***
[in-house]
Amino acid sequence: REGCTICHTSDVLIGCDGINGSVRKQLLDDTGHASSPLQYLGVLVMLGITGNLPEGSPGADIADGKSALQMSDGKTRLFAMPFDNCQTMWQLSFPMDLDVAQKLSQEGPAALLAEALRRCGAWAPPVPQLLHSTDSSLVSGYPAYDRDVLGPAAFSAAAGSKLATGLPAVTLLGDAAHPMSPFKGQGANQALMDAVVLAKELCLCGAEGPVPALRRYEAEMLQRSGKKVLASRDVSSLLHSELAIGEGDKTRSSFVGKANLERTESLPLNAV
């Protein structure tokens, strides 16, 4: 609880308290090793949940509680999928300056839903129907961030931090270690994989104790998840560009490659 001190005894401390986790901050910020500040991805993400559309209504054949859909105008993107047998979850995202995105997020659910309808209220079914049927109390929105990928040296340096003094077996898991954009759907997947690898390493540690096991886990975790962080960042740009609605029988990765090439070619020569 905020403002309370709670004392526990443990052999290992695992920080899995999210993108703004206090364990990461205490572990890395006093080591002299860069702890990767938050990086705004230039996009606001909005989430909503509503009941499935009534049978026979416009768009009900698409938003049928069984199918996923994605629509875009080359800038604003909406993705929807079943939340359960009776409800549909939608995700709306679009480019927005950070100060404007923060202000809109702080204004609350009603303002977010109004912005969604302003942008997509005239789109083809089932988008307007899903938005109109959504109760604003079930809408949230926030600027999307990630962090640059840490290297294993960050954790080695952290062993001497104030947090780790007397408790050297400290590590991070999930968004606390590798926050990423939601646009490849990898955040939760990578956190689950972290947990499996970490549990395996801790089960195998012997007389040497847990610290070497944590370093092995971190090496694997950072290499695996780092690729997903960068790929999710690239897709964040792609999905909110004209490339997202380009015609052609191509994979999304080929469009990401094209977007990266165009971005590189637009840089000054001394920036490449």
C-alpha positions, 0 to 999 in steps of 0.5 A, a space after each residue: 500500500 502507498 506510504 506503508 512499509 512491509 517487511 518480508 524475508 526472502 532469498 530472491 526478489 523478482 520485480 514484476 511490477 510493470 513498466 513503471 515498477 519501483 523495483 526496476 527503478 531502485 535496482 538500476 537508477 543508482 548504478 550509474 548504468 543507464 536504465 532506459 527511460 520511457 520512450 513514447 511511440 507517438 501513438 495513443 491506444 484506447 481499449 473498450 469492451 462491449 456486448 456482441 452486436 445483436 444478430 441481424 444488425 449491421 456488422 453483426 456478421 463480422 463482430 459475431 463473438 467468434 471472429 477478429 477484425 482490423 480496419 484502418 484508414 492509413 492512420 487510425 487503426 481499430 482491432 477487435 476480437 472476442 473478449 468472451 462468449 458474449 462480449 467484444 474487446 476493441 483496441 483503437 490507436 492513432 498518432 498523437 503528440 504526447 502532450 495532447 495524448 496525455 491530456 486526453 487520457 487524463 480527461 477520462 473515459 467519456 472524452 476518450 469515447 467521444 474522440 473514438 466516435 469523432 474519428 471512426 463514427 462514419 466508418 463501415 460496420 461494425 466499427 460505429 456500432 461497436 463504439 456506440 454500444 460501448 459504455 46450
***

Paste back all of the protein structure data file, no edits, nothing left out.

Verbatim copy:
[in-house]
Amino acid sequence: REGCTICHTSDVLIGCDGINGSVRKQLLDDTGHASSPLQYLGVLVMLGITGNLPEGSPGADIADGKSALQMSDGKTRLFAMPFDNCQTMWQLSFPMDLDVAQKLSQEGPAALLAEALRRCGAWAPPVPQLLHSTDSSLVSGYPAYDRDVLGPAAFSAAAGSKLATGLPAVTLLGDAAHPMSPFKGQGANQALMDAVVLAKELCLCGAEGPVPALRRYEAEMLQRSGKKVLASRDVSSLLHSELAIGEGDKTRSSFVGKANLERTESLPLNAV
């Protein structure tokens, strides 16, 4: 609880308290090793949940509680999928300056839903129907961030931090270690994989104790998840560009490659 001190005894401390986790901050910020500040991805993400559309209504054949859909105008993107047998979850995202995105997020659910309808209220079914049927109390929105990928040296340096003094077996898991954009759907997947690898390493540690096991886990975790962080960042740009609605029988990765090439070619020569 905020403002309370709670004392526990443990052999290992695992920080899995999210993108703004206090364990990461205490572990890395006093080591002299860069702890990767938050990086705004230039996009606001909005989430909503509503009941499935009534049978026979416009768009009900698409938003049928069984199918996923994605629509875009080359800038604003909406993705929807079943939340359960009776409800549909939608995700709306679009480019927005950070100060404007923060202000809109702080204004609350009603303002977010109004912005969604302003942008997509005239789109083809089932988008307007899903938005109109959504109760604003079930809408949230926030600027999307990630962090640059840490290297294993960050954790080695952290062993001497104030947090780790007397408790050297400290590590991070999930968004606390590798926050990423939601646009490849990898955040939760990578956190689950972290947990499996970490549990395996801790089960195998012997007389040497847990610290070497944590370093092995971190090496694997950072290499695996780092690729997903960068790929999710690239897709964040792609999905909110004209490339997202380009015609052609191509994979999304080929469009990401094209977007990266165009971005590189637009840089000054001394920036490449």
C-alpha positions, 0 to 999 in steps of 0.5 A, a space after each residue: 500500500 502507498 506510504 506503508 512499509 512491509 517487511 518480508 524475508 526472502 532469498 530472491 526478489 523478482 520485480 514484476 511490477 510493470 513498466 513503471 515498477 519501483 523495483 526496476 527503478 531502485 535496482 538500476 537508477 543508482 548504478 550509474 548504468 543507464 536504465 532506459 527511460 520511457 520512450 513514447 511511440 507517438 501513438 495513443 491506444 484506447 481499449 473498450 469492451 462491449 456486448 456482441 452486436 445483436 444478430 441481424 444488425 449491421 456488422 453483426 456478421 463480422 463482430 459475431 463473438 467468434 471472429 477478429 477484425 482490423 480496419 484502418 484508414 492509413 492512420 487510425 487503426 481499430 482491432 477487435 476480437 472476442 473478449 468472451 462468449 458474449 462480449 467484444 474487446 476493441 483496441 483503437 490507436 492513432 498518432 498523437 503528440 504526447 502532450 495532447 495524448 496525455 491530456 486526453 487520457 487524463 480527461 477520462 473515459 467519456 472524452 476518450 469515447 467521444 474522440 473514438 466516435 469523432 474519428 471512426 463514427 462514419 466508418 463501415 460496420 461494425 466499427 460505429 456500432 461497436 463504439 456506440 454500444 460501448 459504455 46450